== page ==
For many low-income Americans, Internet access is a luxury they can't afford.
Too bad they don't live in South Korea.
By the end of this year, South Koreans will have access to Internet speeds that are more than 200 times faster than what most Americans have, and they can have it for just $27 a month, or slightly more than half the average price Americans pay.
South Korea is among several countries where people can find speedier and cheaper Internet access than in the United States, according to the Organization for Economic Co-operation and Development (OECD). It's also a place where nearly everyone is online. More than 94 percent of South Koreans have high-speed connections -- compared with about 70 percent in the United States, according to the OECD.
As Democrats convene this week in Charlotte and outline their plan to jumpstart the economy, an important tool for implementing that strategy -- high-speed Internet connectivity -- is missing in the homes of millions of Americans. Many experts say a blueprint for expanding Internet access in America can be found abroad, where several countries have increased Internet adoption by regulating Internet service or declaring Internet access a legal right.
About 100 million people, or one third of the country, lack home access to broadband Internet, according to the Federal Communications Commission (FCC). A fast, reliable Web connection has become a vital platform for finding jobs, starting a small business, accessing online education, and helping Americans compete in a global economy.
One of the biggest reasons people give for not subscribing to high-speed Internet is that it's too expensive. In 2010, the average monthly broadband bill was $40. That’s up from $34.50 in May 2008, according to surveys conducted by the FCC and Pew Research Center.
Internet providers say comparisons between the United States and other countries are flawed. But consumer groups argue that other countries offer better deals -- and have greater levels of Internet adoption -- because there is more competition in the market. Experts say the FCC should create policies which would ensure more companies compete to provide Internet service and keep prices low.
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Here are five countries where Internet access is faster and cheaper than in the United States, according to the OECD:
South Korea has long boasted some of the world's fastest and most accessible Internet. <a href="http://news.cnet.com/2300-17938_105-10012951-5.html" target="_hplink">More than 94 percent of South Koreans</a> have high-speed connections. In addition, the South Korean government has pledged to give its citizens access to 1 Gigabit per second Internet by the end of this year -- or <a href="http://www.nytimes.com/2011/02/22/technology/22iht-broadband22.html" target="_hplink">more than 200 times faster than the average household in the United States</a>. "South Korean homes now have greater Internet access than we do," he said during his <a href="http://www.whitehouse.gov/state-of-the-union-2011" target="_hplink">2011 State of the Union address</a>.
In 2010, Finland became the first country in the world to make broadband access a <a href="http://www.huffingtonpost.com/2009/10/14/finland-broadband-access_n_320481.html" target="_hplink">legal right for all citizens</a>. That right: every one of the country's 5.3 million people will have guaranteed access to a high-speed Internet connection. Meanwhile, in the United States, about 19 million people have no access to high-speed Internet where they live. Finland isn't stopping there. It plans to make lightning-fast 100-megabit broadband service a legal right by the end of 2015.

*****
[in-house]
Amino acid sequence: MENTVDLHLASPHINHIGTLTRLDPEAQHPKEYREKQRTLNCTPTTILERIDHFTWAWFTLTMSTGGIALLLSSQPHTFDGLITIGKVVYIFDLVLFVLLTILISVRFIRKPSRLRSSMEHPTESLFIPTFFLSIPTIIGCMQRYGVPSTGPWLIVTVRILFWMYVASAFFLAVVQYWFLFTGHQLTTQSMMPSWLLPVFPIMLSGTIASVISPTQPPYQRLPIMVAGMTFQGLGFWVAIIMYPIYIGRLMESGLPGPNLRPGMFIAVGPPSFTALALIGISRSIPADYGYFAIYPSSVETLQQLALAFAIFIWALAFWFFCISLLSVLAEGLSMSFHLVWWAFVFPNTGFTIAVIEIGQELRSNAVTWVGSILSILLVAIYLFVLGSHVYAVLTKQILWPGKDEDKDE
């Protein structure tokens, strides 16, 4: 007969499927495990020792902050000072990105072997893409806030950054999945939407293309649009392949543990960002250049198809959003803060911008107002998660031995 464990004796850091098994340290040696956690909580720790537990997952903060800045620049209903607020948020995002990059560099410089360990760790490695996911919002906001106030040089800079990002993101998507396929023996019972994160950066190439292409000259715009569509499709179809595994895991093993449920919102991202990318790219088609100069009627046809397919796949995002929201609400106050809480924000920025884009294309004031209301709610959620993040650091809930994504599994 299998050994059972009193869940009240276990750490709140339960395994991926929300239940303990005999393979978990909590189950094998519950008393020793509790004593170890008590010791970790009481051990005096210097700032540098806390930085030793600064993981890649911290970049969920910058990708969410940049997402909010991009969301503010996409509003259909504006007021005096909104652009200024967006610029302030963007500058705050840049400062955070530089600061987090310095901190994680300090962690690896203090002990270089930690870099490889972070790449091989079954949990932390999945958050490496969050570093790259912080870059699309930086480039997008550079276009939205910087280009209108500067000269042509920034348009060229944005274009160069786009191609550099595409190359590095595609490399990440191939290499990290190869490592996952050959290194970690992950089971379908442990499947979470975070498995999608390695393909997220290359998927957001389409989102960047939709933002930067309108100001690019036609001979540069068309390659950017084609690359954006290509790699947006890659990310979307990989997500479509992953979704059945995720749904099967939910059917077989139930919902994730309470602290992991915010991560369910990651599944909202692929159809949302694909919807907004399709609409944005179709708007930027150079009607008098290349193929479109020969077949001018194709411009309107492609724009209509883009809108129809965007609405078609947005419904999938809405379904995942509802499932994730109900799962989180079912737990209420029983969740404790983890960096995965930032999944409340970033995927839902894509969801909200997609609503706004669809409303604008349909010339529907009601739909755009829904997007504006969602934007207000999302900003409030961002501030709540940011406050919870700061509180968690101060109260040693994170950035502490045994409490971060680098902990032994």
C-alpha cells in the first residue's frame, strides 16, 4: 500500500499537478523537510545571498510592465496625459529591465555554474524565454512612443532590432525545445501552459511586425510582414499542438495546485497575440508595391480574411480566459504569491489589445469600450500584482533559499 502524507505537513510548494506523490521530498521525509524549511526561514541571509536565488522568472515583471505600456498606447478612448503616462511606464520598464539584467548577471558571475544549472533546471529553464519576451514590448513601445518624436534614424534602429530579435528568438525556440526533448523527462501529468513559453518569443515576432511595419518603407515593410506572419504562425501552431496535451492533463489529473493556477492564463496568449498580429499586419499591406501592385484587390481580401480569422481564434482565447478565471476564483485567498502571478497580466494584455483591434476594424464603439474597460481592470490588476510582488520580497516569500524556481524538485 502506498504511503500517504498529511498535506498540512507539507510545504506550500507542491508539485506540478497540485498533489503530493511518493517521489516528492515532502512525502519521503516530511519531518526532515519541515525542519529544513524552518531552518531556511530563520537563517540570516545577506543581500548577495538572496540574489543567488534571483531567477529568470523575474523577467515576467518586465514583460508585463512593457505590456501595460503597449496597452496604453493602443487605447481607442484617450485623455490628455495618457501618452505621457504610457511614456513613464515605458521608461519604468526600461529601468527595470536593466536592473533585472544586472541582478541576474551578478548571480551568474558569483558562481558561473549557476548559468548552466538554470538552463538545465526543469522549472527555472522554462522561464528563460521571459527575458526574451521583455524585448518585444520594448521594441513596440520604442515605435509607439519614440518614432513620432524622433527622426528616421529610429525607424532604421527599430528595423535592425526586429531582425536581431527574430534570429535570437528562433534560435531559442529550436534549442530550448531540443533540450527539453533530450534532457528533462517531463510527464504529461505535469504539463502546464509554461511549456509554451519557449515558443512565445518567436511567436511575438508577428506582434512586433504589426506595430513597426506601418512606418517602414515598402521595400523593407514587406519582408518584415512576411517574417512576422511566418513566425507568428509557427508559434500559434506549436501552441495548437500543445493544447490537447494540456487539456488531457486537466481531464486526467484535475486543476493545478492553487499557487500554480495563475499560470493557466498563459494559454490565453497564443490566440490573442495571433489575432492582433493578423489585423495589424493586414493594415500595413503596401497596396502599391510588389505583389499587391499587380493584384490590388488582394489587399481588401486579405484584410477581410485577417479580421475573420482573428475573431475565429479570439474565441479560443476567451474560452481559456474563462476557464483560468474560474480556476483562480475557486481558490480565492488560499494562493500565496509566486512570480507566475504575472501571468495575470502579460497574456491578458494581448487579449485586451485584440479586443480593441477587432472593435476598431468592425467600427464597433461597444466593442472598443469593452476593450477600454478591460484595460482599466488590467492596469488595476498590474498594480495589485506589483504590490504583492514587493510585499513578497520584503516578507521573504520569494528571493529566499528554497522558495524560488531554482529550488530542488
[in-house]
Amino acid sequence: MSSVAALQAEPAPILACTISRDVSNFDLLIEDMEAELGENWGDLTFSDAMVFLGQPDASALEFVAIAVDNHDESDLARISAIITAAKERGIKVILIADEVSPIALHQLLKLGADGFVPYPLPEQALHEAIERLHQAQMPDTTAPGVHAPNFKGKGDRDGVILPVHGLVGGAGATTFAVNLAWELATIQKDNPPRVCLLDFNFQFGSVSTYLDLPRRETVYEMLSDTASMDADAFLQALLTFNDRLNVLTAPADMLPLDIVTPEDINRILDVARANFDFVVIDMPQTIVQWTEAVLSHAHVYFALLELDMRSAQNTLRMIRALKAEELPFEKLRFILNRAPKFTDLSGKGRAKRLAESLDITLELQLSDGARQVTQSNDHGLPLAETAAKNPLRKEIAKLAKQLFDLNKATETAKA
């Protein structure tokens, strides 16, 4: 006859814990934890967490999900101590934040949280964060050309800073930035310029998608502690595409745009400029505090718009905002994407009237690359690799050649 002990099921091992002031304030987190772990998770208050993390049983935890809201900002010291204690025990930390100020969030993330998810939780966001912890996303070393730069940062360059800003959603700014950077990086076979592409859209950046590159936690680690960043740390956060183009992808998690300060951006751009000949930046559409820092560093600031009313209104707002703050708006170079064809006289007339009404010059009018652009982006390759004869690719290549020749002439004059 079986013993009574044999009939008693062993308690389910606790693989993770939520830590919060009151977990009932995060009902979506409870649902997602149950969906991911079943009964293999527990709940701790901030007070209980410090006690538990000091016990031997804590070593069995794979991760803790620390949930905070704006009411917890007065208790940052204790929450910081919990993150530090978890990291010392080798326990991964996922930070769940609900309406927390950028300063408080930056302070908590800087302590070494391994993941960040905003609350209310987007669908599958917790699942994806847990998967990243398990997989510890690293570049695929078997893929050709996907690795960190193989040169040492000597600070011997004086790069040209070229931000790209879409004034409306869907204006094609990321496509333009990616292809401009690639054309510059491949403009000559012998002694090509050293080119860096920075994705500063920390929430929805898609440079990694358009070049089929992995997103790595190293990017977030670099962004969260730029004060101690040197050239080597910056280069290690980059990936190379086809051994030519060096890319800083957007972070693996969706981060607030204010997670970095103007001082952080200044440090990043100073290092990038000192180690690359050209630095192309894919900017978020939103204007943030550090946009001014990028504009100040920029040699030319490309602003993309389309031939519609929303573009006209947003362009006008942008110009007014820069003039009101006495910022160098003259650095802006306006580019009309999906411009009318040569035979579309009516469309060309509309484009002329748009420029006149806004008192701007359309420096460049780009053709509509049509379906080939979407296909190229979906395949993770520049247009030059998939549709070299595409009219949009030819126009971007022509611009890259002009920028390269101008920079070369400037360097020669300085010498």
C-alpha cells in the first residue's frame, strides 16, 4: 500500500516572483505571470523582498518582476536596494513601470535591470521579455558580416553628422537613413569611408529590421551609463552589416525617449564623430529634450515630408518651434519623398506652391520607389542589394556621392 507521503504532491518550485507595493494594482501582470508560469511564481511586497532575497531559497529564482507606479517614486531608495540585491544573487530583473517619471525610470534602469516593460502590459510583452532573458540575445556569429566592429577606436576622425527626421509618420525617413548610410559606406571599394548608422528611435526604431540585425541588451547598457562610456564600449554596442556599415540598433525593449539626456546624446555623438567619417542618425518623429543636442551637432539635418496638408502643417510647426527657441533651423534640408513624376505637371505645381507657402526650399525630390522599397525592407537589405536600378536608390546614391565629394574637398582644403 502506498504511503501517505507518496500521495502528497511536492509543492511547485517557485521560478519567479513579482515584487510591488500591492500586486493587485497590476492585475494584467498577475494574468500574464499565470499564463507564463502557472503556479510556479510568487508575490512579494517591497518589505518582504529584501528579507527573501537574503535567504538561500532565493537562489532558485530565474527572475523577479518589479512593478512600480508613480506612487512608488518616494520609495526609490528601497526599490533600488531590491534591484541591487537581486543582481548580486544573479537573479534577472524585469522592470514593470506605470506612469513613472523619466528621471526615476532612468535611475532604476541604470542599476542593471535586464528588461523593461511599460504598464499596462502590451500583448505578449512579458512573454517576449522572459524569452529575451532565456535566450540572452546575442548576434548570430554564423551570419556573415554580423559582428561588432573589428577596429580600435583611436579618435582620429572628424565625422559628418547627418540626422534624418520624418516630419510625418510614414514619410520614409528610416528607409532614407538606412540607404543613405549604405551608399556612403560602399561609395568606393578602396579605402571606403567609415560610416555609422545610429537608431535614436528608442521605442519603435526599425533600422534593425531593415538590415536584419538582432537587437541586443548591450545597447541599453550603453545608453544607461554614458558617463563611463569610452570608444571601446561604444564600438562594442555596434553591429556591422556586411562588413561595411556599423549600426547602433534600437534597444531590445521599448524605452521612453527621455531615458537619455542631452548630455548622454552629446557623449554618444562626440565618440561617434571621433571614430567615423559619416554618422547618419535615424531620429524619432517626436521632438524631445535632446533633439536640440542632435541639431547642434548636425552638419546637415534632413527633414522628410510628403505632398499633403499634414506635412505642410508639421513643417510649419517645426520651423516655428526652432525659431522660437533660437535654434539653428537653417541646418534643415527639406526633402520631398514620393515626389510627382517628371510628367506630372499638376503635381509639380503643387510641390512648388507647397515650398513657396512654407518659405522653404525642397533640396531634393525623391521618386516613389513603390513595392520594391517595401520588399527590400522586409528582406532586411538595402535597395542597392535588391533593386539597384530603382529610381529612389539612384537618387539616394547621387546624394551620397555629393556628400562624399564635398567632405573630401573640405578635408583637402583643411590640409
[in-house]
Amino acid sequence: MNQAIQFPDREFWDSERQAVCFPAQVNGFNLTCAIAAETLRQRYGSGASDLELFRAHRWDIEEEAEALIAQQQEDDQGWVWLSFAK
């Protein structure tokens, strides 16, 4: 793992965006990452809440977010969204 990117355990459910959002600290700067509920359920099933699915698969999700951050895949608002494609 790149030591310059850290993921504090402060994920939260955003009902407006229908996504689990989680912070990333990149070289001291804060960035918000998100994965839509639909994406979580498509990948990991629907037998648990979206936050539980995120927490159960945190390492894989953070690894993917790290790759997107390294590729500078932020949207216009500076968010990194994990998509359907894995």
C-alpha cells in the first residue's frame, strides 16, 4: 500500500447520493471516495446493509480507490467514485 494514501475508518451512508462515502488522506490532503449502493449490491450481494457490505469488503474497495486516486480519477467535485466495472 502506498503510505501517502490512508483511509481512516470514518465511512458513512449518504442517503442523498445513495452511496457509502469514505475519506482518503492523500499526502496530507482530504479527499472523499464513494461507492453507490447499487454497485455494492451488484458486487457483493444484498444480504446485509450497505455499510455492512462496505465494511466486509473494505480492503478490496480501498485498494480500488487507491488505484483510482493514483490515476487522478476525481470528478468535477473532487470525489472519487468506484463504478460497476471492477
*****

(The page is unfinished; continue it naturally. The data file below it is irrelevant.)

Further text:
Swedish broadband is twice as fast and costs one-third the price of broadband in the U.S., <a href="http://newamerica.net/publications/policy/price_of_the_pipe" target="_hplink">according to a study by the New America Foundation</a>. In 2007, a 75-year-old woman from central Sweden <a href="http://www.google.com/url?sa=t&rct=j&q=&esrc=s&source=web&cd=4&ved=0CDwQFjAD&url=http%3A%2F%2Fslashdot.org%2Fstory%2F07%2F07%2F12%2F1236231%2Fworlds-fastest-broadband-connection-40-gbps&ei=l3RGUOzxDMjn0QGY3YDwCw&usg=AFQjCNEwTvCABgII17xzH-oyvMmMRVf0VQ" target="_hplink">made headlines</a> when she was given the world's fastest internet connection. She could download a full high-definition DVD in just two seconds.
Japanese has some of the cheapest connections in the world,<a href="http://www.oecd.org/internet/broadbandandtelecom/oecdbroadbandportal.htm" target="_hplink"> according to the OECD</a>. Japan's government has offered companies generous tax incentives to invest in fiber-optic cables. "The Japanese think long-term," a technology consultant told <a href="http://www.nytimes.com/2007/10/03/business/worldbusiness/03broadband.html?pagewanted=print" target="_hplink">The New York Times in 2007</a>. "If they think they will benefit in 100 years, they will invest for their grandkids. There's a bit of national pride we don't see in the West."
"Consumer broadband prices in France are now among the most affordable in the world," <a href="http://cyber.law.harvard.edu/sites/cyber.law.harvard.edu/files/Berkman_Center_Broadband_Final_Report-Country_Overviews_15Feb2010.pdf" target="_hplink">according to a study</a> by Harvard's Berkman Center for Internet & Society. The study attributed the low prices to regulations that allow rival Internet providers to share access to broadband infrastructure. France is also one of several countries that have declared Internet access "<a href="http://www.foxnews.com/story/0,2933,525993,00.html" target="_hplink">a basic human right</a>."
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